Construction workers on a job site in Miami. (Photo by Joe Raedle / Getty Images)
Federal workplace safety regulators say they are taking steps toward protecting workers from heat-related illness.
The Occupational Safety and Health Administration on Sept. 24 announced that it will finally establish a federal workplace heat standard. The agency also promised an expansion of heat inspections and enforcement of rules protecting against heat hazards.
Between 2013 and 2017, there were 31 recorded heat-related deaths among New Mexico residents, according to the Department of Health. Those figures are for all deaths, whether they resulted from people who got ill at work or not.
The number is likely an undercount. A July study found that U.S. safety regulators are significantly undercounting workplace injuries due to hot temperatures. Researchers used California insurance claim data to determine that workplace injuries related to heat stress do not appear in official counts.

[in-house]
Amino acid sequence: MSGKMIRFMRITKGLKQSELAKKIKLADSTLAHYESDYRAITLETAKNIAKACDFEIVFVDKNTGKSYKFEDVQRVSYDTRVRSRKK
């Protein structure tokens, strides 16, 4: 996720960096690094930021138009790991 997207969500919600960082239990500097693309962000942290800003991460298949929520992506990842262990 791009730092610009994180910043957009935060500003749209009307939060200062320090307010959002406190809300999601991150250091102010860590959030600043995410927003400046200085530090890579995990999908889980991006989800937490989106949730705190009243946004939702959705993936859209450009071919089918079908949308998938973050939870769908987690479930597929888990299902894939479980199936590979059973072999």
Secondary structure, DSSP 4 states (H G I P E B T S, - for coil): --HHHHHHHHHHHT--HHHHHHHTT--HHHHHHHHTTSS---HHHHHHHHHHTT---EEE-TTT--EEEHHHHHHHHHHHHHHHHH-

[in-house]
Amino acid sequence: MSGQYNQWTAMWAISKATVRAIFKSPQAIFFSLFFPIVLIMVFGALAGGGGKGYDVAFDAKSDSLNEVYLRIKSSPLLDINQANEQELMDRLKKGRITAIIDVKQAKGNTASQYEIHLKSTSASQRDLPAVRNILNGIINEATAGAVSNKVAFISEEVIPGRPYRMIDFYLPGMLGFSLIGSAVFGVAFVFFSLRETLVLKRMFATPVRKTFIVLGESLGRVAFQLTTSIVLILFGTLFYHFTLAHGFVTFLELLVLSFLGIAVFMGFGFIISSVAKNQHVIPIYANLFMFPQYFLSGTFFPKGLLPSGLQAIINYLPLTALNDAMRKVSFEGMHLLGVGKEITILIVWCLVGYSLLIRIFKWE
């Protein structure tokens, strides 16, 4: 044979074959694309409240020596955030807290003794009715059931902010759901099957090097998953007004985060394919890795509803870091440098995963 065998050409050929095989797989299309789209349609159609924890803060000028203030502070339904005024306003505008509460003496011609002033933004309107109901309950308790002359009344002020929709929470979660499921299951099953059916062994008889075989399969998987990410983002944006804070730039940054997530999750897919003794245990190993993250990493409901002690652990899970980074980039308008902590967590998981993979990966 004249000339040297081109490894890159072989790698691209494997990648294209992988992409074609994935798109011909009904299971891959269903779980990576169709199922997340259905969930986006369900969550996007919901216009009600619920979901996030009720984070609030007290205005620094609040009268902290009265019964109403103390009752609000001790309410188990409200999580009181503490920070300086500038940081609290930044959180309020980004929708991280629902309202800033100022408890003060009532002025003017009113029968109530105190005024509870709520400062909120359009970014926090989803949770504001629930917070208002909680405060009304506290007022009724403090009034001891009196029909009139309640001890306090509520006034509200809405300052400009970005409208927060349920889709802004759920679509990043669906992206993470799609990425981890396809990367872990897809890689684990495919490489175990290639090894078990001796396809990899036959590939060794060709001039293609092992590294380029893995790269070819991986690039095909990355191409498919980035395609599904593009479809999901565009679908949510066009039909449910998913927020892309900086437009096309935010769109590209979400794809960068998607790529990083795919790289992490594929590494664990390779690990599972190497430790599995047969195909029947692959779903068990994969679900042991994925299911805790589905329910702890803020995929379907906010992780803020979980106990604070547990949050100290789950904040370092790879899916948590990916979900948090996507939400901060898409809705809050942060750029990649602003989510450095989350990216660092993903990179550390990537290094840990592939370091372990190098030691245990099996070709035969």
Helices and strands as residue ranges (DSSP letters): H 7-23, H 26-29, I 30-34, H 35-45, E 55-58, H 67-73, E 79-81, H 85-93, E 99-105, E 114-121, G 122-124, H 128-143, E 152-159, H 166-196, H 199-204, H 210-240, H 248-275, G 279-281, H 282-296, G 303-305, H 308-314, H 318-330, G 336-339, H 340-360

Heat stress affects not only employees laboring in the sun, but workers who are indoors as well, researchers found.
An investigation by Politico and E&E News uncovered that federal workplace safety officials have refused to set a workplace heat standard across nine presidential administrations. The Centers for Disease Control and Prevention first recommended OSHA write heat-specific protections in 1975.
They also found that even if OSHA does create such a standard, the agency is deeply unprepared and understaffed to enforce it.
The problem will continue to get worse as climate change fuels rising temperatures across the country, according to the Union of Concerned Scientists. They project more days per year when temperature and humidity combine to create a heat index — that’s what the weather really feels like outside.
Data show New Mexico has an average of 17 days per year when the heat index goes above 90 degrees Fahrenheit.
Without any action taken to combat climate change, that number is expected to triple by the middle of the century and quintuple by the late part of the century.
OHSA said area directors across the country will begin prioritizing inspections of heat-related complaints, referrals and employer-reported illnesses, and initiate onsite investigations where possible.
The directors will also be expected to instruct compliance safety and health officers during their travels to job sites to intervene or begin an inspection when they see workers performing strenuous work in hot conditions, and to expand other inspections based on workplace conditions even when no complaint has been made.
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